So this is the part of the series where I share the love and continue to embarrass myself along the way because who really wants to admit to going about life in such cuckoo ways?

Whether we’re really conscious of it or not, we all tend to develop compensation skills as we move through life. {It’s important to note that “coping skills” are not same thing as “compensation skills.” If Ben and Jerry or pretend online shopping show up on the scene, one might be coping, not compensating. Just thought I’d throw that out there.}

Here’s Marian’s list of personal hacks, the compensation skills I bring along for the person I am and the life I have, not to be confused with the person I wish I was or the life I sometimes wish I had.

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1. What helps me focus? {Since my brain is in overdrive all the livelong day.}

  • Taking notes when I need to really pay attention. {As you can see, I’m a big fan of the bullet point.} If I’m reading a needful article or book, if I’m organizing my thoughts, if I’m studying anything at all, I’ve got my pencil and journal. It’s the only way I don’t drift into Neverland.

 

 

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  • Leaving my phone out of reach. Yeah, my smart phone has actually made my dumber because it has has only contributed to my distractibility and inefficiency. So I choose to sometimes leave it out of reach. I purposely leave it in another room or with the ringer off in my purse. I obviously can’t do this all the time because the school may call with a sick kid. But when everyone’s accounted for and I simply need to read, rest, or get work done, the iPhone gets banished.
  • Not multitasking when I’m doing work that matters. When I do, I’m prone to put dinner on the table and then tell all the kids to brush their teeth because it’s time for dinner and when I say such things, they will look at each other and laugh and say, “Mom, did you mean to say wash your hands instead of brush your teeth? And I will reply Yes — now please do what you know I meant to say and not what I actually said!” Sometimes multitasking is good. I don’t really talk on the phone much but when I do and I’m at home, I use the time to unload the dishwasher or some other dreaded task. But most of the time, multitasking only leads to multi-wreckage instead of increased productivity.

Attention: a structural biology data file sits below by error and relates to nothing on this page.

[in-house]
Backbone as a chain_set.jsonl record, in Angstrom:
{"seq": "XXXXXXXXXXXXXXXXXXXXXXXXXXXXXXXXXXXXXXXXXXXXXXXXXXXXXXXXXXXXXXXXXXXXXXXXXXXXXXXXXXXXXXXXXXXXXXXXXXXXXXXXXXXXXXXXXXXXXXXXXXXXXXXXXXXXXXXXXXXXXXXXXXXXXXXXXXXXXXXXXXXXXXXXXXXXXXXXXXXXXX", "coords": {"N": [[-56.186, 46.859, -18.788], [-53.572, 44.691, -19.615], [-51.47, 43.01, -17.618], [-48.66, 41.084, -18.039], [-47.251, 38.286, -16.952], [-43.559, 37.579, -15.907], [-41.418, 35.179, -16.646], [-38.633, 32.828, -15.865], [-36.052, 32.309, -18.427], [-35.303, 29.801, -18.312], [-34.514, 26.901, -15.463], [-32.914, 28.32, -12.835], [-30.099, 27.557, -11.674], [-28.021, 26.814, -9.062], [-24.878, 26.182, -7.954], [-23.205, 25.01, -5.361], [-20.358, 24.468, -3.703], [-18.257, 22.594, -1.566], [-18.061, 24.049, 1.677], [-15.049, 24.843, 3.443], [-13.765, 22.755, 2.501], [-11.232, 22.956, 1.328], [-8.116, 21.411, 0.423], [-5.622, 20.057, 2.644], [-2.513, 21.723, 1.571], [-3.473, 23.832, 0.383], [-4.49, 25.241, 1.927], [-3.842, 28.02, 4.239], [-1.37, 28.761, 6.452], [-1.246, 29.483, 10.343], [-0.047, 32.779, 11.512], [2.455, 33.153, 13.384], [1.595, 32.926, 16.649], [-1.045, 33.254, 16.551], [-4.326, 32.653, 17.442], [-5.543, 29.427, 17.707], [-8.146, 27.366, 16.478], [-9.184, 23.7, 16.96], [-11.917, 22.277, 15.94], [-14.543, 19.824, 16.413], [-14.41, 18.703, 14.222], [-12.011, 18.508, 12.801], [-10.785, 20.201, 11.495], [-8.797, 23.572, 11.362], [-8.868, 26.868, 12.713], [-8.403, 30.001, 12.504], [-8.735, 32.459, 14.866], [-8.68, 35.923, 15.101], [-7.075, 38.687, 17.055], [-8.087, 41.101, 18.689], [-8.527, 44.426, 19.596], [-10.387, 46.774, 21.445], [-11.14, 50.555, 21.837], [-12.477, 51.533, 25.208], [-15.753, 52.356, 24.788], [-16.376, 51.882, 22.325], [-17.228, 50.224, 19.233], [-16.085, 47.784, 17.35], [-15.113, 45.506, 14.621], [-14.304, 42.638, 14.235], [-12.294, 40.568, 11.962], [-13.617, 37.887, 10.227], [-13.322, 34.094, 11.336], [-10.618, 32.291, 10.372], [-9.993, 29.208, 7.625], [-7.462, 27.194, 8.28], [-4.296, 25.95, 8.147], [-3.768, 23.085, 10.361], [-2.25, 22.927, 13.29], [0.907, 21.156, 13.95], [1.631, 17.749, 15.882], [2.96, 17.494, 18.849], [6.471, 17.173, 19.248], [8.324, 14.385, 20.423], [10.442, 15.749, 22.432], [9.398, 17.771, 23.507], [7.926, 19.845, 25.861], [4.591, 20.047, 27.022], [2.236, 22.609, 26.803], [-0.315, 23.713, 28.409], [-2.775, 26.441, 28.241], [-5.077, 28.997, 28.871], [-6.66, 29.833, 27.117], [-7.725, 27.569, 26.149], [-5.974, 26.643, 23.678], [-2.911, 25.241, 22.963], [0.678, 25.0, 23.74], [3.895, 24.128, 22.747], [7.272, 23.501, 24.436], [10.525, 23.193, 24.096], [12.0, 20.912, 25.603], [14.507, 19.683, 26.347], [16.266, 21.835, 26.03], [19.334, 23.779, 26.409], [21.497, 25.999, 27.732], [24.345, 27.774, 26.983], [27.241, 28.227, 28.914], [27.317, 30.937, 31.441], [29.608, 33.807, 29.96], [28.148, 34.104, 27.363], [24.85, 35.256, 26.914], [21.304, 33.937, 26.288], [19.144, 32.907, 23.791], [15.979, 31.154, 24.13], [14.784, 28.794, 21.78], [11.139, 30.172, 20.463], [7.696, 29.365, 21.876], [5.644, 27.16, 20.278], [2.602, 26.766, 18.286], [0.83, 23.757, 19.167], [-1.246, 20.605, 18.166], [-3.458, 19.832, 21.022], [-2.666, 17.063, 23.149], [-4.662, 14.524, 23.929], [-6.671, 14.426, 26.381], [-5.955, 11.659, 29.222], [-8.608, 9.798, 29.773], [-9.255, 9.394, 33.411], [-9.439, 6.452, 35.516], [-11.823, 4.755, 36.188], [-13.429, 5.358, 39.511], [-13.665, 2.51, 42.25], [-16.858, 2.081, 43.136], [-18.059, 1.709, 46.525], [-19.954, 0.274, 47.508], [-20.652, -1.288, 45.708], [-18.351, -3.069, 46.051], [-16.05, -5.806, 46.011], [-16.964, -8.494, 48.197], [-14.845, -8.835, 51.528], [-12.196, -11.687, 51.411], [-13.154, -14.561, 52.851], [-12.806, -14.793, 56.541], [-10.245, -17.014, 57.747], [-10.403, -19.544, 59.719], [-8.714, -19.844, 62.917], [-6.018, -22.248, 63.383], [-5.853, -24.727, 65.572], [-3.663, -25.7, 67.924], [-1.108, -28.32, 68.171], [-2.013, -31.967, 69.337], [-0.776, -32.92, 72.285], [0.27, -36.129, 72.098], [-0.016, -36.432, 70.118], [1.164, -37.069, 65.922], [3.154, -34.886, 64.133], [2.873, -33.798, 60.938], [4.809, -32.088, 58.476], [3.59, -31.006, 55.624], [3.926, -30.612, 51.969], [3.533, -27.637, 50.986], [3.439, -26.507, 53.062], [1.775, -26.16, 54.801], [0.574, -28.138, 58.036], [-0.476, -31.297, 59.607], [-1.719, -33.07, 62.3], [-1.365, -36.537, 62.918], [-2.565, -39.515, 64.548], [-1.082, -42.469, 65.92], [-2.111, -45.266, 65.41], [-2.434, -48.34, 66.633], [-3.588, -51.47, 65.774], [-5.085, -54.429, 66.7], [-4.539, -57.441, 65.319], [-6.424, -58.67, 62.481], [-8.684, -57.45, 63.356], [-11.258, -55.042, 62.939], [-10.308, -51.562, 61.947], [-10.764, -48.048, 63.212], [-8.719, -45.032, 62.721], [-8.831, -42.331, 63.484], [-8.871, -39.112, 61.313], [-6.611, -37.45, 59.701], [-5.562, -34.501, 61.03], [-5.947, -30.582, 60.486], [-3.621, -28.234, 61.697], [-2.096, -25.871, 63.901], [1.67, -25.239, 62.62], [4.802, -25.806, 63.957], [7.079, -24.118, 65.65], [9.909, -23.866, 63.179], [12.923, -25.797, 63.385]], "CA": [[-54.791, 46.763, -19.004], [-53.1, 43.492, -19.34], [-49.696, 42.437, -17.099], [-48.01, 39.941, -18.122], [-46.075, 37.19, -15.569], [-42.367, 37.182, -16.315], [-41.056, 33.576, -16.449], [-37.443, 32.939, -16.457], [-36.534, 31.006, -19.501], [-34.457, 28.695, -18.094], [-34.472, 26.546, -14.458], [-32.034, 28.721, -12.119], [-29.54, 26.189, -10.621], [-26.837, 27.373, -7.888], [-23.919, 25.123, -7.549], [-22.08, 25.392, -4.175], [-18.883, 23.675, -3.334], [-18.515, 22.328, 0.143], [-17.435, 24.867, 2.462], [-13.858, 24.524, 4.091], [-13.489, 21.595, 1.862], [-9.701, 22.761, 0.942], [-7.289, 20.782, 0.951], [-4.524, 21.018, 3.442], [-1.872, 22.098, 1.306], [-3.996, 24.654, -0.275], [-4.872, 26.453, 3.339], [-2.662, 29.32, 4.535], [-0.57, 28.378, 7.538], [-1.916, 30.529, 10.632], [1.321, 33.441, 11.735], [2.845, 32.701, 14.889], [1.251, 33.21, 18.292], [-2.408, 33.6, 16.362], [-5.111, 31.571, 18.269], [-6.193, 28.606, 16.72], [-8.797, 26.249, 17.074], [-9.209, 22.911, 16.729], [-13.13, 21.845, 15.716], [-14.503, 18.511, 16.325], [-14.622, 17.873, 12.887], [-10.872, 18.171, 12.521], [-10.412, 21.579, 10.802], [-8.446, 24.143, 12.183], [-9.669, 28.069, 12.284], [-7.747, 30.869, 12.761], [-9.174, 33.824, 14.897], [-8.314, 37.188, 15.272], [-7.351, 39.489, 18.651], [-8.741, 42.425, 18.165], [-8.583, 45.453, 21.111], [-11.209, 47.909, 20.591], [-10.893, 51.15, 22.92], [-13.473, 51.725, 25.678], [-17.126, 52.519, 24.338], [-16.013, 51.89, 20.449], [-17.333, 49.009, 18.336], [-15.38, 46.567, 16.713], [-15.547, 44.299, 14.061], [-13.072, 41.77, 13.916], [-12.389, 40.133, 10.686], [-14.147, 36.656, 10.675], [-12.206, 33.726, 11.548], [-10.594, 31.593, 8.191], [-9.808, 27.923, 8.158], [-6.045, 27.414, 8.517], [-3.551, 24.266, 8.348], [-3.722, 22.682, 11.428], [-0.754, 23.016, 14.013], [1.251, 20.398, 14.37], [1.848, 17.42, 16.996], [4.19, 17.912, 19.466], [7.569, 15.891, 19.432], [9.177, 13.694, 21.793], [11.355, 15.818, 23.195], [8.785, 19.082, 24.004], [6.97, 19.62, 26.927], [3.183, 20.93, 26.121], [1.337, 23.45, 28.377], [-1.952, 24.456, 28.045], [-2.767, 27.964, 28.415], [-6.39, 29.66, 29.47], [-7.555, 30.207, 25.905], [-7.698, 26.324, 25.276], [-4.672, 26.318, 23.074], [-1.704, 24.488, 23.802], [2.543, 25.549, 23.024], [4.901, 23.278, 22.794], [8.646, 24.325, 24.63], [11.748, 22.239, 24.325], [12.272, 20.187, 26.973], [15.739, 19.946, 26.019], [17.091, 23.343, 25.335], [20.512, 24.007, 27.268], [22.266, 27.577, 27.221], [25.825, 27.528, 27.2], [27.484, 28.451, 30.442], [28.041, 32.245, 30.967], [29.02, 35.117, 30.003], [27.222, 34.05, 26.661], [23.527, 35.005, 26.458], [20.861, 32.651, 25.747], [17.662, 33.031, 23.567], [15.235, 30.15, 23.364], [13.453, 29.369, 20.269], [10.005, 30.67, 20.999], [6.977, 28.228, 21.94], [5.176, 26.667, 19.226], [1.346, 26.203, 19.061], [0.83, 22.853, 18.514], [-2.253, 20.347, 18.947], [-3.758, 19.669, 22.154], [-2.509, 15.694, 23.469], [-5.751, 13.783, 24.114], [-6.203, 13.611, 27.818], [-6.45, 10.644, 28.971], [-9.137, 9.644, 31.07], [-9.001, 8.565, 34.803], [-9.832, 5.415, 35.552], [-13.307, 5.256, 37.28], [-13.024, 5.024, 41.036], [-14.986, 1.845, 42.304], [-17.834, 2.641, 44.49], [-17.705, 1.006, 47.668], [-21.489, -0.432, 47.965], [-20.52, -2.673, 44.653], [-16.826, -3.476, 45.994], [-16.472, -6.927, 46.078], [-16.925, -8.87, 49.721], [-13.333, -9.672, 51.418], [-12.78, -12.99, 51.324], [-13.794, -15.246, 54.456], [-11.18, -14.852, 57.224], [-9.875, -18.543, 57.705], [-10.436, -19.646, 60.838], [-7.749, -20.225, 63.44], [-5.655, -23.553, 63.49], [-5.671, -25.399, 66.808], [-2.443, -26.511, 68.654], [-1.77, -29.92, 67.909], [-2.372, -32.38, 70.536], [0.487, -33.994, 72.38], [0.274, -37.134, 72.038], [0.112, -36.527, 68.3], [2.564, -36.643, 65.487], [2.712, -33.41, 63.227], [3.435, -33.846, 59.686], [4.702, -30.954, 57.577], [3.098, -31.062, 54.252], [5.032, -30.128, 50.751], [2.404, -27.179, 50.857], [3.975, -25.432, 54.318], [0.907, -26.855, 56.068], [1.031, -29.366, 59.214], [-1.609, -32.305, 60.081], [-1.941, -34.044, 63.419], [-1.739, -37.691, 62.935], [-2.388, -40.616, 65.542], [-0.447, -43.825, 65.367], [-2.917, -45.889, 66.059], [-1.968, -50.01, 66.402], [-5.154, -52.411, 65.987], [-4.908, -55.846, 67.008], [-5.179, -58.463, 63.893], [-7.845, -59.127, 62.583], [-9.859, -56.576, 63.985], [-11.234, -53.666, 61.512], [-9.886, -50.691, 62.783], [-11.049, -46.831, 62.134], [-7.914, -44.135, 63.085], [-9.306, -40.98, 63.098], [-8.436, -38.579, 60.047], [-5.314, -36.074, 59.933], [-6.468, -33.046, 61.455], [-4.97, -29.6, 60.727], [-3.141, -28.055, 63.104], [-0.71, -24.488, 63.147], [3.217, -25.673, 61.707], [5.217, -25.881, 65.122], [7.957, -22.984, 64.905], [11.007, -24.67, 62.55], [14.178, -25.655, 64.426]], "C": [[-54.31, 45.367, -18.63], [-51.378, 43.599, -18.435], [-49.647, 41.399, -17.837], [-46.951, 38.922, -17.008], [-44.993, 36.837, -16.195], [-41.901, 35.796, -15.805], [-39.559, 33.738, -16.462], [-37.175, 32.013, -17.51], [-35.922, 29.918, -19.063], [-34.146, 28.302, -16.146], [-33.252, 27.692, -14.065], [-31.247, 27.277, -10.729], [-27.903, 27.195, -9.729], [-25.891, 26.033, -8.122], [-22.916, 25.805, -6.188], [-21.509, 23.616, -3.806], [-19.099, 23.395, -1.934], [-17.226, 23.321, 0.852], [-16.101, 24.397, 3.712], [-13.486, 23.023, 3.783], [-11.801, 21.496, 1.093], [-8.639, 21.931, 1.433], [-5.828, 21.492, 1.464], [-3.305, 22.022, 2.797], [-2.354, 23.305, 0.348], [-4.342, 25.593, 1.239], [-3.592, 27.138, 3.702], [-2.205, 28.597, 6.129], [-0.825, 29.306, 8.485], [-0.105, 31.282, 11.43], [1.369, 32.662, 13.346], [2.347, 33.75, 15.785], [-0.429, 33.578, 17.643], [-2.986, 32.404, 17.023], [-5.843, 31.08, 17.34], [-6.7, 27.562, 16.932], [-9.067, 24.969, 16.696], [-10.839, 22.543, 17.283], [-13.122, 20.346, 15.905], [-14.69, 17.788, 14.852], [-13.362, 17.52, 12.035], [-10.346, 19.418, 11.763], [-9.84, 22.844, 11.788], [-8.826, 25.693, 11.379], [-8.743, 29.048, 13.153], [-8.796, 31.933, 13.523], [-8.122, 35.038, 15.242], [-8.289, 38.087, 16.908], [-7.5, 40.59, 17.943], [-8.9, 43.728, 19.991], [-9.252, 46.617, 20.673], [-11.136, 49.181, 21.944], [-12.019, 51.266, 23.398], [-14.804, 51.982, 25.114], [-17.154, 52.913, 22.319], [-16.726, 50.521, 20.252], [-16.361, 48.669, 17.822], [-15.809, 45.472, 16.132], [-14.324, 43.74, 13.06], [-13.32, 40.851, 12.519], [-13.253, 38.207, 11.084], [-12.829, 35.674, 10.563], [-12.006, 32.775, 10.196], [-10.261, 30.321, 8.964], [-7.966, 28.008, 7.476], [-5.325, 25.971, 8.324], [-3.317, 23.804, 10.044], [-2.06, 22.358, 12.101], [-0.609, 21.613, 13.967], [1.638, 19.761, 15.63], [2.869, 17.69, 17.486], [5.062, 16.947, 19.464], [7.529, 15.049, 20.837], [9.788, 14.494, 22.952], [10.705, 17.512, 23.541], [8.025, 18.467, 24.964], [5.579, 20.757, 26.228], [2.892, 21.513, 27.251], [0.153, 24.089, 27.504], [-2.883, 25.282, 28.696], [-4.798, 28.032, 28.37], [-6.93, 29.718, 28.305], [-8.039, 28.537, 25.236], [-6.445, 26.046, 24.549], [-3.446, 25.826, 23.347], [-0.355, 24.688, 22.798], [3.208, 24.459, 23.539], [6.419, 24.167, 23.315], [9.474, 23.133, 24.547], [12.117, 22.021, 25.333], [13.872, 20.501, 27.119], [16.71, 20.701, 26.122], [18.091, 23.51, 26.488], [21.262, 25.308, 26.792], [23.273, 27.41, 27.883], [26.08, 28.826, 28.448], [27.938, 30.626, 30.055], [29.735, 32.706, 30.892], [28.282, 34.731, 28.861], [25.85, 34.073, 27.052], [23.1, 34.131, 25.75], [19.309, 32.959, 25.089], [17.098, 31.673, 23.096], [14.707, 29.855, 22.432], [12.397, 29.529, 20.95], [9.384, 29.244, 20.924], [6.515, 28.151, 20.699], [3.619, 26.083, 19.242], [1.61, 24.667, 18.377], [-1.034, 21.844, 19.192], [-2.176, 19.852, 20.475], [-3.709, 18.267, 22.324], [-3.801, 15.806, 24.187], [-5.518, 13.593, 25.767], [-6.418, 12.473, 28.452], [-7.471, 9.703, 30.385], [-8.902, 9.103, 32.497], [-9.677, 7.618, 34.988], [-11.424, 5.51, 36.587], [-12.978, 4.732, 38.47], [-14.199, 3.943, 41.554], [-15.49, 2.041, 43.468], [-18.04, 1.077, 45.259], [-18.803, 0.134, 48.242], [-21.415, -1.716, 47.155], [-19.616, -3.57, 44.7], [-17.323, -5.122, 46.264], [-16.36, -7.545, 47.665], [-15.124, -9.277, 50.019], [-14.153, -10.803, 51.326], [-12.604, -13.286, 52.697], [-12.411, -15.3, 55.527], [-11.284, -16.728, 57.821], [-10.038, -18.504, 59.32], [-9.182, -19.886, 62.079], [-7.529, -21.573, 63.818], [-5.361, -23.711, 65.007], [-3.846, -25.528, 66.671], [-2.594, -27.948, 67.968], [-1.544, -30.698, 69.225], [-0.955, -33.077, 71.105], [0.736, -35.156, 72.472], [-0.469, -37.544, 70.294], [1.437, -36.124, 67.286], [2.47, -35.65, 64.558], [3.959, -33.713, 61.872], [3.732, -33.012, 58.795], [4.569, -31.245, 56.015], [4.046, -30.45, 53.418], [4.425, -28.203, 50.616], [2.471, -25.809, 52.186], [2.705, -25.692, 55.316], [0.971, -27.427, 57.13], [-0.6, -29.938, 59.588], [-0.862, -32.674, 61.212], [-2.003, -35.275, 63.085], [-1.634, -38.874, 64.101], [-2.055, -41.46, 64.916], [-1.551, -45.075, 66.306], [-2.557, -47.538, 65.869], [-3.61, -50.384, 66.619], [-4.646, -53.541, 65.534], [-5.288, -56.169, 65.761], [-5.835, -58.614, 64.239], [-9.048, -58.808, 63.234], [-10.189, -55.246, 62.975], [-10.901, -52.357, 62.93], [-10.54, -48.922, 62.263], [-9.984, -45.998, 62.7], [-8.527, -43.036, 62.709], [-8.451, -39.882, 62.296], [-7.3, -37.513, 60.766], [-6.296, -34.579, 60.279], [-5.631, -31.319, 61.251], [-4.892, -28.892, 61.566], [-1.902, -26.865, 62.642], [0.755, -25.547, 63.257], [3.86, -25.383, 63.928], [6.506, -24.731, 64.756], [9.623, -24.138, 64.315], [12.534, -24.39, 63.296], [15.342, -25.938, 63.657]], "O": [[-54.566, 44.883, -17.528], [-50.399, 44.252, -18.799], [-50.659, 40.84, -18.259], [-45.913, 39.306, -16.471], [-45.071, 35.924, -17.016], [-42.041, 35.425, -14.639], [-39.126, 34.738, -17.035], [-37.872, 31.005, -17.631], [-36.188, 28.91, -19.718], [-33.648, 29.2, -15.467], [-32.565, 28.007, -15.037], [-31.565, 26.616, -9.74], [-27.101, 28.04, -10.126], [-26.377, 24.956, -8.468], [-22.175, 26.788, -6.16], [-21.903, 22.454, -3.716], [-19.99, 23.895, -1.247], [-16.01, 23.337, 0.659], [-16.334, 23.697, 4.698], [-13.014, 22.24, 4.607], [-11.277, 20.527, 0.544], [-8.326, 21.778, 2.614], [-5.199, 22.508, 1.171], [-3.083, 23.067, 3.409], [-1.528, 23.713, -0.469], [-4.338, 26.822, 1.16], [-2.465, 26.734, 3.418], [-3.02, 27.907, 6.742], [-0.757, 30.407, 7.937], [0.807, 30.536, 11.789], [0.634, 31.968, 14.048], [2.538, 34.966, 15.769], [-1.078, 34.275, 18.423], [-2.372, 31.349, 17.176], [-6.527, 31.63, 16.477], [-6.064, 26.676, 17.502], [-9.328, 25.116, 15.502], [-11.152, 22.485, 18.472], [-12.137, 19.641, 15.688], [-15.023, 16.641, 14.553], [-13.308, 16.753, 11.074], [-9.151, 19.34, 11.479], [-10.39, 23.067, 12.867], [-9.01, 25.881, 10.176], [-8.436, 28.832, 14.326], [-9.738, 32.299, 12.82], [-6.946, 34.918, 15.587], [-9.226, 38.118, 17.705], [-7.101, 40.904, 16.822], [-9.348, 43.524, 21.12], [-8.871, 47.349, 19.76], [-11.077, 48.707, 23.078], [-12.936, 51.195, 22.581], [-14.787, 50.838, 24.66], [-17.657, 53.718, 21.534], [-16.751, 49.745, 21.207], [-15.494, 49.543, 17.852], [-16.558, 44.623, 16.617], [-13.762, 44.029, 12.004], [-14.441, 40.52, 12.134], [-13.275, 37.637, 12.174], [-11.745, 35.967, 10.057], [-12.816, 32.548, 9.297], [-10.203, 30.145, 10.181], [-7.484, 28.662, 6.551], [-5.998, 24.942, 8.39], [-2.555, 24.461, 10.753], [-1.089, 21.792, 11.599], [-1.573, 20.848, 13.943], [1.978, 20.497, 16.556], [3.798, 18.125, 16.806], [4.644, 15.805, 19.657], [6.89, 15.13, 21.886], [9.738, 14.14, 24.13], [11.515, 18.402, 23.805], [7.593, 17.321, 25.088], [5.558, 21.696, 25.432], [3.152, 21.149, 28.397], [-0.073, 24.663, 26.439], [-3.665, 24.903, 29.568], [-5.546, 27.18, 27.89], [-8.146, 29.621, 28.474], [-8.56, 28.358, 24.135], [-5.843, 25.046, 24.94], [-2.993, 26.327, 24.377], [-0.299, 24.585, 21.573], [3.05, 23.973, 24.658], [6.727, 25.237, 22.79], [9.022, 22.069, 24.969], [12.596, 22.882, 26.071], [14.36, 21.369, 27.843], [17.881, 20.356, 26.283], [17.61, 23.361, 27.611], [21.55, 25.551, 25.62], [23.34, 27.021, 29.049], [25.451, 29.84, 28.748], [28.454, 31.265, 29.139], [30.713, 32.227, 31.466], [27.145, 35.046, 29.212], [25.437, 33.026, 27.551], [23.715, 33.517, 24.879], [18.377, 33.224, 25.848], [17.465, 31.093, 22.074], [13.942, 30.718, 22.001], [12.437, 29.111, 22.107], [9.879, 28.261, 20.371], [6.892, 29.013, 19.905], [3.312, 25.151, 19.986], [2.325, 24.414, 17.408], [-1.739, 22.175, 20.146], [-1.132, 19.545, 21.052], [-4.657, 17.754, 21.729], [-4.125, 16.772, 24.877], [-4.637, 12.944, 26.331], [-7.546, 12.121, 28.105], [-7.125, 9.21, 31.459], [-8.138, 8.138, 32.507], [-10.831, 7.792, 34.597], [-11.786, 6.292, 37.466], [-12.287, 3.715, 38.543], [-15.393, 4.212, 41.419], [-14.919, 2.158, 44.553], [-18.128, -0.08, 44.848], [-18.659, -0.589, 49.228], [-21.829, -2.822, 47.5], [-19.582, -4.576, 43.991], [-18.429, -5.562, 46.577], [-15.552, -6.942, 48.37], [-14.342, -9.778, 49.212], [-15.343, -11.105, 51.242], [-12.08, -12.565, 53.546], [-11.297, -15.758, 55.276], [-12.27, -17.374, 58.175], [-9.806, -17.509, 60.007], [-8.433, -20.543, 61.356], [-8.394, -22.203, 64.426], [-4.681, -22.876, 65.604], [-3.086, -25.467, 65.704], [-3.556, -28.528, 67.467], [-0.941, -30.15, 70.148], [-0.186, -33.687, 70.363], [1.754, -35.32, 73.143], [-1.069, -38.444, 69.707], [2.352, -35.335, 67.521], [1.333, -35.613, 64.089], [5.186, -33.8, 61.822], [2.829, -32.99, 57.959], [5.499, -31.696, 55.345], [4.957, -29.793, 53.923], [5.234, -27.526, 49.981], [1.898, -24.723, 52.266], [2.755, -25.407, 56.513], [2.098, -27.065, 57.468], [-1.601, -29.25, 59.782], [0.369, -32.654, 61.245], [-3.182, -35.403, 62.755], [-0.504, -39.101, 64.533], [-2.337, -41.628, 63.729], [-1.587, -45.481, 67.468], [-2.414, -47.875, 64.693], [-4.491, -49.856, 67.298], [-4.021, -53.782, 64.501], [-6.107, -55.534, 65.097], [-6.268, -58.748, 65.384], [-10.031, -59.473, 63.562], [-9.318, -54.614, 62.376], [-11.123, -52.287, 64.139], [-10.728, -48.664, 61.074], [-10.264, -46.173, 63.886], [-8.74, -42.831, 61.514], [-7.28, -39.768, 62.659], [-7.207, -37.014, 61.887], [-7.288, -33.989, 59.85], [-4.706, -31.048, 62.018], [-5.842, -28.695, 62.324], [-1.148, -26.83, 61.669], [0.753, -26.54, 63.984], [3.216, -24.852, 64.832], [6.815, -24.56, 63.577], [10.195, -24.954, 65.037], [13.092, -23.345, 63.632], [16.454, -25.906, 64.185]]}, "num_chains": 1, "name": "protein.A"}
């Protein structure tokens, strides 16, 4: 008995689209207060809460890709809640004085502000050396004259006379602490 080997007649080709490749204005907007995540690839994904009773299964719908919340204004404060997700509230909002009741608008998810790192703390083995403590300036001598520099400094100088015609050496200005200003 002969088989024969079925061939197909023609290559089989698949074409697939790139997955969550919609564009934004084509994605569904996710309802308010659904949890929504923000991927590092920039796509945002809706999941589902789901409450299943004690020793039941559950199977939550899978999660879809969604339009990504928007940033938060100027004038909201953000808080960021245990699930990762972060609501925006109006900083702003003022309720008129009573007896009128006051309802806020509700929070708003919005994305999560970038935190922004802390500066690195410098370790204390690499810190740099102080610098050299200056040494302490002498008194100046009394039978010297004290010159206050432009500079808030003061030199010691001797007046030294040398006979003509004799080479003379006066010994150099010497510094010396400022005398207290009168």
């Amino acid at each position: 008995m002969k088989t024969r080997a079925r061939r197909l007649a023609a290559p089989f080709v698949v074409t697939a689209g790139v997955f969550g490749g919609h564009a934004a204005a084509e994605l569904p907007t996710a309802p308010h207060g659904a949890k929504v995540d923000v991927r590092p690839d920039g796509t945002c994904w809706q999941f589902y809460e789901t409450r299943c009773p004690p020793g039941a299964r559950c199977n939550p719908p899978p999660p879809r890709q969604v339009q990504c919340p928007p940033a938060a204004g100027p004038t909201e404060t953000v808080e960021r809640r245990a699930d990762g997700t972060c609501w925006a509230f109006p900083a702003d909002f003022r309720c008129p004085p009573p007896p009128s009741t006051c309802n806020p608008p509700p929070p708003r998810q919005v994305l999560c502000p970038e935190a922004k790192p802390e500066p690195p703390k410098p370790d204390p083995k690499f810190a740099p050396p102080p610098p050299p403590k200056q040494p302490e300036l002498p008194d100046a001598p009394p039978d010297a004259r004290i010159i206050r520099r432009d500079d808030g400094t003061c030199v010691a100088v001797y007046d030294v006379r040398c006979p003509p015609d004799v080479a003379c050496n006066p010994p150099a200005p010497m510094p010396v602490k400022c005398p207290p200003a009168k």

2. What helps me complete necessary tasks and goals?

Built-in accountability and deadlines. Plain and simple. I need these things for everything from getting the groceries in a timely manner to studying the Bible. The right amount of “pressure” forces me to accomplish my goals. Some people don’t need much external accountability to be productive. Some of them are even my friends and I’ve envied their efficient, self-startery ways. But we’re all different and I’ve accepted that I absolutely need external accountability for pretty much everything. Here are a a few examples.

  • Get groceries before I have to do something else — like pick up the kids from school. It gives me a built-in timer. Otherwise I will wander the aisles of Walmart like a lost child and buy $4 earrings I don’t need. {Like I did two weeks ago.} This is also why I love Aldi — tiny store, fewer choices, in and out.
  • Going to a Bible study that gives me directed study during the week and the accountability of meeting together. Otherwise I will try to study something on my own but not understand it and not have questions to keep me focused and I will stare, glassy-eyed and distracted, at the same page of Hebrews day-in and day-out. {Like I did this summer.} Or I won’t do it all because I lack direction and discipline.
  • Friends, deadlines, and dressing in workout clothes first thing if I want to work out. So I have done this many different ways depending on my schedule and season of life. I’ve gotten up crazy early to run but only if a friend or friends are waiting on me. Otherwise I will not get out of bed. Right now I’m injured and unable to run and this year’s schedule prevents me from going to the gym crazy early. So I got an early-bird membership at the gym. It’s cheaper but it also means I have to go before 11am, which means I do it in the morning or not at all. Getting dressed in workout clothes first thing tends to help too.

 

3. Compensating for my absent-mindedness. {Which is just downright embarrassing. I forgot my own anniversary last month if that tells you anything.}